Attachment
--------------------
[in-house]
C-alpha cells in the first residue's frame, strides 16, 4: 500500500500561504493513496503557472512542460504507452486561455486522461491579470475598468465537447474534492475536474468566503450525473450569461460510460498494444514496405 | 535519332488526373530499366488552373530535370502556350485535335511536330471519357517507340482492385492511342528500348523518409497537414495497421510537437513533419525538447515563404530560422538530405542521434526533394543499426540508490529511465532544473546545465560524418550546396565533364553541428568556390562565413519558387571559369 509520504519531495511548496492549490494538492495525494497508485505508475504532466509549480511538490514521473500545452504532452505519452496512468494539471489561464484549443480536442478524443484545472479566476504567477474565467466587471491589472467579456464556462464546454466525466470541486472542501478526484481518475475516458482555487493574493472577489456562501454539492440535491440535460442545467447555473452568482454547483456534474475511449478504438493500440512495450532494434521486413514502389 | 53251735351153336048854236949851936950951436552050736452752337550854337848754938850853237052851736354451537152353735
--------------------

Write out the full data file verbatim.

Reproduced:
[in-house]
C-alpha cells in the first residue's frame, strides 16, 4: 500500500500561504493513496503557472512542460504507452486561455486522461491579470475598468465537447474534492475536474468566503450525473450569461460510460498494444514496405 | 535519332488526373530499366488552373530535370502556350485535335511536330471519357517507340482492385492511342528500348523518409497537414495497421510537437513533419525538447515563404530560422538530405542521434526533394543499426540508490529511465532544473546545465560524418550546396565533364553541428568556390562565413519558387571559369 509520504519531495511548496492549490494538492495525494497508485505508475504532466509549480511538490514521473500545452504532452505519452496512468494539471489561464484549443480536442478524443484545472479566476504567477474565467466587471491589472467579456464556462464546454466525466470541486472542501478526484481518475475516458482555487493574493472577489456562501454539492440535491440535460442545467447555473452568482454547483456534474475511449478504438493500440512495450532494434521486413514502389 | 53251735351153336048854236949851936950951436552050736452752337550854337848754938850853237052851736354451537152353735